"The only reason they enjoy the rush is they know the axe murderer in the haunted house isn’t really an axe murderer."
According to Antony, some humans are attracted to regulated, somewhat predictable scenarios designed to illicit fear because they're looking for an adrenaline surge — and they want it risk-free.
"People get the rush, the excitement, and the exhilaration, and they get to stay safe," he said.
"They believe they're in control of the situation. Even if they don't know exactly what’s going to happen, they feel [it's] not going to be dangerous."
In contrast, Antony said people suffering from anxiety disorders often lack the ability to rationalize their fear, and therefore don't feel secure.
"In terms of haunted houses, horror movies, and other Halloween things, I think there's a big difference between the kind of fear people experience and the type of fear people have with a phobia," he said.
"People with phobias want to run away from something, because they're not as certain about the situation."
Denisoff explained people with anxiety issues develop a "fear of fear itself," becoming not only petrified of their phobia, but terrified of feeling afraid.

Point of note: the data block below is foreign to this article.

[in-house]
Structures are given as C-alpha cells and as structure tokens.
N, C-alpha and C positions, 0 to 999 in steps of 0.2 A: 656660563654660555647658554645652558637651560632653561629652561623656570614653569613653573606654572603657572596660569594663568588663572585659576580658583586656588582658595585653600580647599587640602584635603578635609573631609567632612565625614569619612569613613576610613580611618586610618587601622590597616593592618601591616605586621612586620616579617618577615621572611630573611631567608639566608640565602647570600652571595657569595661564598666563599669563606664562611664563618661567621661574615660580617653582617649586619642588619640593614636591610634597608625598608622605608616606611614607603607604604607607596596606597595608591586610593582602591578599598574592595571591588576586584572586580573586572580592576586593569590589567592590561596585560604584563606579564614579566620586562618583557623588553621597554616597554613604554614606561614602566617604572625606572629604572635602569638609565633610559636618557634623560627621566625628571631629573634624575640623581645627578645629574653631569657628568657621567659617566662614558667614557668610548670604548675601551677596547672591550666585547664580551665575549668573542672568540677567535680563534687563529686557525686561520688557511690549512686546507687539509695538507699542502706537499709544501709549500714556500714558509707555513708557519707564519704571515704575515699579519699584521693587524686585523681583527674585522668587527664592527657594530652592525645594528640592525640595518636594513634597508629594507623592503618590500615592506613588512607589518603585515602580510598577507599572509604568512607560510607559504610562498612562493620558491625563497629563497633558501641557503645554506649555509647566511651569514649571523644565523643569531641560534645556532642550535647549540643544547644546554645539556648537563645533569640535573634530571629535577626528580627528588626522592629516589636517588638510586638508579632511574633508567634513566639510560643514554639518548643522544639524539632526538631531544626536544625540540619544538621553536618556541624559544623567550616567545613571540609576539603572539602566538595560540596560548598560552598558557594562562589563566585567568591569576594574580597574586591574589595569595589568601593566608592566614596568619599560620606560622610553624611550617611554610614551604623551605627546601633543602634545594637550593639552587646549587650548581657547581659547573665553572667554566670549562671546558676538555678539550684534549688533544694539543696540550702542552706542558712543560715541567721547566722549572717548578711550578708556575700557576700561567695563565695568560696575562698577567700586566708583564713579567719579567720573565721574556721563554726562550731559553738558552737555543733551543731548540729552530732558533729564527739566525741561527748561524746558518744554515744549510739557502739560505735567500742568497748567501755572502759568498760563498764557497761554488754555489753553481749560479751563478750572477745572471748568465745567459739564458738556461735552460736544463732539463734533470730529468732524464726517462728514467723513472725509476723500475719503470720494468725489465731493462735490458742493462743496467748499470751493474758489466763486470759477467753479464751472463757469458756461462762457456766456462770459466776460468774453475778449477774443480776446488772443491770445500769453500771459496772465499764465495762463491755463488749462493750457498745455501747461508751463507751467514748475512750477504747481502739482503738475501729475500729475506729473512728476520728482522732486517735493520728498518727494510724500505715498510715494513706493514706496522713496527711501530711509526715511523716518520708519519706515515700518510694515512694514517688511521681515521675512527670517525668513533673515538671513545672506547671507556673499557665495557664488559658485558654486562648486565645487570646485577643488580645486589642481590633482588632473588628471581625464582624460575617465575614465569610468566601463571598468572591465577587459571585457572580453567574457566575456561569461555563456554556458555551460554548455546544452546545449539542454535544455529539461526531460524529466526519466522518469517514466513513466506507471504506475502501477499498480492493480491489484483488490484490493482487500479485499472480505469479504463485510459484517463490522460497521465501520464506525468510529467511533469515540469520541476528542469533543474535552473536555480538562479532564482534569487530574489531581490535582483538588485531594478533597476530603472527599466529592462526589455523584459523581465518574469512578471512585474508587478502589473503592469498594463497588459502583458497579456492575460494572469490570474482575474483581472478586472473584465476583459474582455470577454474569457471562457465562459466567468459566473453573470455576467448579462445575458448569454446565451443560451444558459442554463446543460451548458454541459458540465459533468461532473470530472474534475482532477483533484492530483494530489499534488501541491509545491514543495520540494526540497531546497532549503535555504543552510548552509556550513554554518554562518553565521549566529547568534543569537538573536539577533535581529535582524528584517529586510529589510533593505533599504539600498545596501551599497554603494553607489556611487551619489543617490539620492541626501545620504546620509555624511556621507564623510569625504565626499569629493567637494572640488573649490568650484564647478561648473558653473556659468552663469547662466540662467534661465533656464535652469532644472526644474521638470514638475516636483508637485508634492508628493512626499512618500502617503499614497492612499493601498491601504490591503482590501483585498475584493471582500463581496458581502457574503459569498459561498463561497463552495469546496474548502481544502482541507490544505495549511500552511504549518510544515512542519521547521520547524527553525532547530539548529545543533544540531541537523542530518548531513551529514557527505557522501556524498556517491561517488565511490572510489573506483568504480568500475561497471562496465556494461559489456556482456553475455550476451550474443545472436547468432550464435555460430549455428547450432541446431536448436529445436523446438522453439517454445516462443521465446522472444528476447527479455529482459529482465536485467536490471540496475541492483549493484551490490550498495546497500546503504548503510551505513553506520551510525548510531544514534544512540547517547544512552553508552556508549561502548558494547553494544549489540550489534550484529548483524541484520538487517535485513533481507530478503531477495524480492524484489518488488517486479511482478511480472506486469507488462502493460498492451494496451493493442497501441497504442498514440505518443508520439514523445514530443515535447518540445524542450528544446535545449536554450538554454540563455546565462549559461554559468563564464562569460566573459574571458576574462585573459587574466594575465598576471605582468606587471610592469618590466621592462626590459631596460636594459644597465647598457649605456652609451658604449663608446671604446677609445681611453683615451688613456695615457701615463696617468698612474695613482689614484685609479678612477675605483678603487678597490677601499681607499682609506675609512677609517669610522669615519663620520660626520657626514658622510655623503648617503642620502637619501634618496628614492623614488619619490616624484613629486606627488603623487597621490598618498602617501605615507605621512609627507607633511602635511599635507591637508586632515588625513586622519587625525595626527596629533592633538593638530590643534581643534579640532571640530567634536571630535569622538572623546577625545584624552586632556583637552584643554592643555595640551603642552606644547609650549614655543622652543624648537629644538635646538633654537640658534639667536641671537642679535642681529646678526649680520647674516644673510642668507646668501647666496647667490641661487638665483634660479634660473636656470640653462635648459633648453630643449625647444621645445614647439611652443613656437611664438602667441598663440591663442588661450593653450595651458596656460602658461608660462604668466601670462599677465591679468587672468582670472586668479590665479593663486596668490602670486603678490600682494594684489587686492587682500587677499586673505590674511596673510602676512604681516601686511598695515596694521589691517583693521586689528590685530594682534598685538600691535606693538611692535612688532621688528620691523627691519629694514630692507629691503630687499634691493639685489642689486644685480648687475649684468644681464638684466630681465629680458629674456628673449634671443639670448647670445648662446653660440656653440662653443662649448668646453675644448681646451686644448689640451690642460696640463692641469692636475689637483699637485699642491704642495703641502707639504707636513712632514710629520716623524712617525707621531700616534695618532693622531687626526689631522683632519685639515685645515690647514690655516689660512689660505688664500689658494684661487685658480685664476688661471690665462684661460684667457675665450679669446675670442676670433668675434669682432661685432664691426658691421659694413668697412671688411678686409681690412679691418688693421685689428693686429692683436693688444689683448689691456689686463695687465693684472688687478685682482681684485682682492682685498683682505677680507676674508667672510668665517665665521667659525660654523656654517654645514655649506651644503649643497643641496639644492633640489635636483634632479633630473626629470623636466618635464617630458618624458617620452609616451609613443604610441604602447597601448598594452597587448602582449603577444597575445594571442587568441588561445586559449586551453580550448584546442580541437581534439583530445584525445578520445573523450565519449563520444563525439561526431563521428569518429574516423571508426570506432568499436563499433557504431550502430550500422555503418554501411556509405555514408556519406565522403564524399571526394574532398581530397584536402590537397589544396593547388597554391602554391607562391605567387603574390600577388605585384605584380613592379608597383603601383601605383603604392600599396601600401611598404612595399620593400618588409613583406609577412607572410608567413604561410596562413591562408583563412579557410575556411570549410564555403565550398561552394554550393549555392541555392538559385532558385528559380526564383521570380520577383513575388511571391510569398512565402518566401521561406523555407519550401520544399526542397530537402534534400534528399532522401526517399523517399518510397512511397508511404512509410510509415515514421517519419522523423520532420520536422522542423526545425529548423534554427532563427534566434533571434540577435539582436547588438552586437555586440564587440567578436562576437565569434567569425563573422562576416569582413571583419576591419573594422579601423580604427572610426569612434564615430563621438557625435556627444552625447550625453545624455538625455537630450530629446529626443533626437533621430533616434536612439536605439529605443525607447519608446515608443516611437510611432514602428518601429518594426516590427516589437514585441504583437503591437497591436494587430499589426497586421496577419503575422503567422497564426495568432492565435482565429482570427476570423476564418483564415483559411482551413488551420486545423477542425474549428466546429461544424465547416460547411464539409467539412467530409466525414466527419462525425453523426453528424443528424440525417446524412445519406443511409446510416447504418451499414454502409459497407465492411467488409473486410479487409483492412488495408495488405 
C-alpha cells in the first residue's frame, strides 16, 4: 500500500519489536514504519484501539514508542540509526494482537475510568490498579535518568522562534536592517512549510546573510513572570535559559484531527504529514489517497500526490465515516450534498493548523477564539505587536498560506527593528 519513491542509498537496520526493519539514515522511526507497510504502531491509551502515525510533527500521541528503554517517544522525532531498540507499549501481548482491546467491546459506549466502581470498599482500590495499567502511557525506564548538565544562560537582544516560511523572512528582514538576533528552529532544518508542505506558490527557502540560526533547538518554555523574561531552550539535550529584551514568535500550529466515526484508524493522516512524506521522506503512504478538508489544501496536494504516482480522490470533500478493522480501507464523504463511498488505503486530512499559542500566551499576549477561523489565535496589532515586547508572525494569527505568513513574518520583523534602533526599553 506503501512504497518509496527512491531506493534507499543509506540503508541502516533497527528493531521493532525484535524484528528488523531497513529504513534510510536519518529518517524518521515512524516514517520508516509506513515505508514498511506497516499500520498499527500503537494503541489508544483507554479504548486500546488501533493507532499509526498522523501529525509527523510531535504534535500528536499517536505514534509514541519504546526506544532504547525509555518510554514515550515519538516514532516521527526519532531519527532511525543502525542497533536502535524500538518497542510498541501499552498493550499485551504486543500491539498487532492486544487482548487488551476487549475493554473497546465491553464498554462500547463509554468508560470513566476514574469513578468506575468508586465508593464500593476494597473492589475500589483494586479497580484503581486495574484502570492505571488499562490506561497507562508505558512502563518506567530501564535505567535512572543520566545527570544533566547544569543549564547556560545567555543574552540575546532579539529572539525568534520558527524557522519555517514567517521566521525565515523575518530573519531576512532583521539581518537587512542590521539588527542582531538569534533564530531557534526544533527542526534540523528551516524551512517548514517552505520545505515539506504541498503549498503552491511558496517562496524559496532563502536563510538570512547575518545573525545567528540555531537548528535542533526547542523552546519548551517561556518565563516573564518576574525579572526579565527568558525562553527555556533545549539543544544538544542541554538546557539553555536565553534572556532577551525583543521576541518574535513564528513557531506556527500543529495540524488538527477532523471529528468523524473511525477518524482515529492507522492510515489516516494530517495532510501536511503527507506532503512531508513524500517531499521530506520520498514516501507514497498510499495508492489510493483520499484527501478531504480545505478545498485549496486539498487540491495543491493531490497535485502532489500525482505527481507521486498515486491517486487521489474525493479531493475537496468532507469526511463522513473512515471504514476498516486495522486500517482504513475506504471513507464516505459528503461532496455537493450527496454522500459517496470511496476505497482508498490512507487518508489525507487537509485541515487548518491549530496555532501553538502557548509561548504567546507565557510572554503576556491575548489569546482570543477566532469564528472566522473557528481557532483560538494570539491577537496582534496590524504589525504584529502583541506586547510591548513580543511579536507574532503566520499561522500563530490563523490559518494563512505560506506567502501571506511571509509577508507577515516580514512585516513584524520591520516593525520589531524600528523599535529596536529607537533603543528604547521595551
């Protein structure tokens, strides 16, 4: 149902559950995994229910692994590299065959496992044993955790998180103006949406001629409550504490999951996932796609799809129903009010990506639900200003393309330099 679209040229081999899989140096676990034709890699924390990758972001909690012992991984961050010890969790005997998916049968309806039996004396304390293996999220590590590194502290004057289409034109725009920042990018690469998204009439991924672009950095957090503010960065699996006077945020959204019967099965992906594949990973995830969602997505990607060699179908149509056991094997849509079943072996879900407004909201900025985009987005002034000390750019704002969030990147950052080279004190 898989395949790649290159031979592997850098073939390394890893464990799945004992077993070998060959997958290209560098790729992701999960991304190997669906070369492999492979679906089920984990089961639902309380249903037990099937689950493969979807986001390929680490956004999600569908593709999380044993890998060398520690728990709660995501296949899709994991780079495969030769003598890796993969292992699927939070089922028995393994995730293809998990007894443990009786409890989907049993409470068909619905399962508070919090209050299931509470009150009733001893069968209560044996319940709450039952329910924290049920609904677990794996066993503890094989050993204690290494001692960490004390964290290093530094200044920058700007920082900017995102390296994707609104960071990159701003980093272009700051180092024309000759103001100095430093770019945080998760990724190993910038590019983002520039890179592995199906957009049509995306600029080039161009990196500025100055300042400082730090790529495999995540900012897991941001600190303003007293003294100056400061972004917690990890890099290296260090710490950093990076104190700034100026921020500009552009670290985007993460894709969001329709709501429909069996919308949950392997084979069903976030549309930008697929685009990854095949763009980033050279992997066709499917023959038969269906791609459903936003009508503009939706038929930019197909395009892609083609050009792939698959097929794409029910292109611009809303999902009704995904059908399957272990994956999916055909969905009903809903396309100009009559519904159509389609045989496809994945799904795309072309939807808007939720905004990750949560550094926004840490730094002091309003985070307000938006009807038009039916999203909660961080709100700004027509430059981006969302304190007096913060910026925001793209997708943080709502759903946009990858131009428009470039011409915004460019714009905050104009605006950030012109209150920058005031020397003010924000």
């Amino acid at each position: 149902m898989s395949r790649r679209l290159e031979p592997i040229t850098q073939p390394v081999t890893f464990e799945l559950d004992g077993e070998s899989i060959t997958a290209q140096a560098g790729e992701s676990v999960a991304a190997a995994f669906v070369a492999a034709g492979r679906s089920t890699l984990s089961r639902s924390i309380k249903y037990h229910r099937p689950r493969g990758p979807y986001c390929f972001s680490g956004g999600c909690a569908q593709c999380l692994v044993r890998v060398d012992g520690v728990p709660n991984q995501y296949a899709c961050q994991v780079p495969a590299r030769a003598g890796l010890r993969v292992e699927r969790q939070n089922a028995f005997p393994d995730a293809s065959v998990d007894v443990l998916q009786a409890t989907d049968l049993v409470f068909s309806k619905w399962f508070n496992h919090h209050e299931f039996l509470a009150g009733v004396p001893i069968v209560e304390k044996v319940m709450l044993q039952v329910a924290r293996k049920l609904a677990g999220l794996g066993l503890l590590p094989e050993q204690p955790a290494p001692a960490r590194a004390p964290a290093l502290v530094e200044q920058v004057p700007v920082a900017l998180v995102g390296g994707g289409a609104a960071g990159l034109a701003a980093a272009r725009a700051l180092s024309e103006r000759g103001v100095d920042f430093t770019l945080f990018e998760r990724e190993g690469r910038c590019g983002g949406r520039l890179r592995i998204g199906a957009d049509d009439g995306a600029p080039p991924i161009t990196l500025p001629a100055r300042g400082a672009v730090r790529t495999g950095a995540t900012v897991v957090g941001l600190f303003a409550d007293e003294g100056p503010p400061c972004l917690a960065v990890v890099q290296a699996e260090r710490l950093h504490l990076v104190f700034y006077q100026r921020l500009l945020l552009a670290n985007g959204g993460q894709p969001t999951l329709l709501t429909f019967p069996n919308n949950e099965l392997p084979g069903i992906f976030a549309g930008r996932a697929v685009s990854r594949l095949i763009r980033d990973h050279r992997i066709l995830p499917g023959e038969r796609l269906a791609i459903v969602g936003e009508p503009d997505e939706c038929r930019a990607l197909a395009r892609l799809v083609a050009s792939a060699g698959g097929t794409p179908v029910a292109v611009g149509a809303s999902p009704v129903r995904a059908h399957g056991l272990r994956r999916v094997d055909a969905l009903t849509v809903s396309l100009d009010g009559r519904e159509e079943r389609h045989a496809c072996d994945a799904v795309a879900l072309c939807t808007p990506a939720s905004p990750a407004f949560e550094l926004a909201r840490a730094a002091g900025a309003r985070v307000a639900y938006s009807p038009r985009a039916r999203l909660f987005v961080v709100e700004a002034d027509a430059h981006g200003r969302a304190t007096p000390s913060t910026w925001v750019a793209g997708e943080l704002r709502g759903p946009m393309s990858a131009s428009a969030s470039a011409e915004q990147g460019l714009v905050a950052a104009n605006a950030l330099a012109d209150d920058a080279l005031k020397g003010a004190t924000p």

"Anxiety sensitivity is the degree to which somebody interprets anxiety symptoms as uncomfortable, or even dangerous," she said.
This emotion, Denisoff said, can trigger a positive feedback loop as the body reacts.
"Some people rush to the emergency with a panic attack because they interpret it as a heart attack. They might do it three times a week, but each time they're somehow convinced not to take the chance," she said.
"If you start to think, 'This is the real one, you have to get to emergency, there's something wrong with your heart,' your anxiety does get activated and your heart rate does go up, so it's more convincing."
In order to treat anxiety disorders, Denisoff said patients have to understand that their reactions to fear, although physiologically normal, are often psychologically irrational.
"People have to be objective observers of their symptoms, as opposed to being afraid of them, because being afraid of them cranks them up even higher," she said.
"Over repeated exposure, or what we call 'habituation,' your brain actually figures out, 'Oh hang on, that's a false alarm, it's not really a threat or a danger.'"
Fear, otherwise known as "the fight or flight response," is defined by Antony as a basic emotion that exists to protect us from immediate danger by getting us out of a threatening situation.
The same response that attracts some people to roller coasters, horror movies, and, of course, Halloween, is commonly accepted as an evolutionary mechanism.
But Denisoff thinks the emotion does more than just help us survive — she says fear can also allow us to thrive.
"It was Eleanor Roosevelt that said, 'Do something every day that scares you.' I think she just meant don't shy away from excitement, because excitement is about starting a new course," Denisoff said.
"Do we feel anxious when we do that? Of course, but challenging our anxieties and our fears adds to our quality of life overall."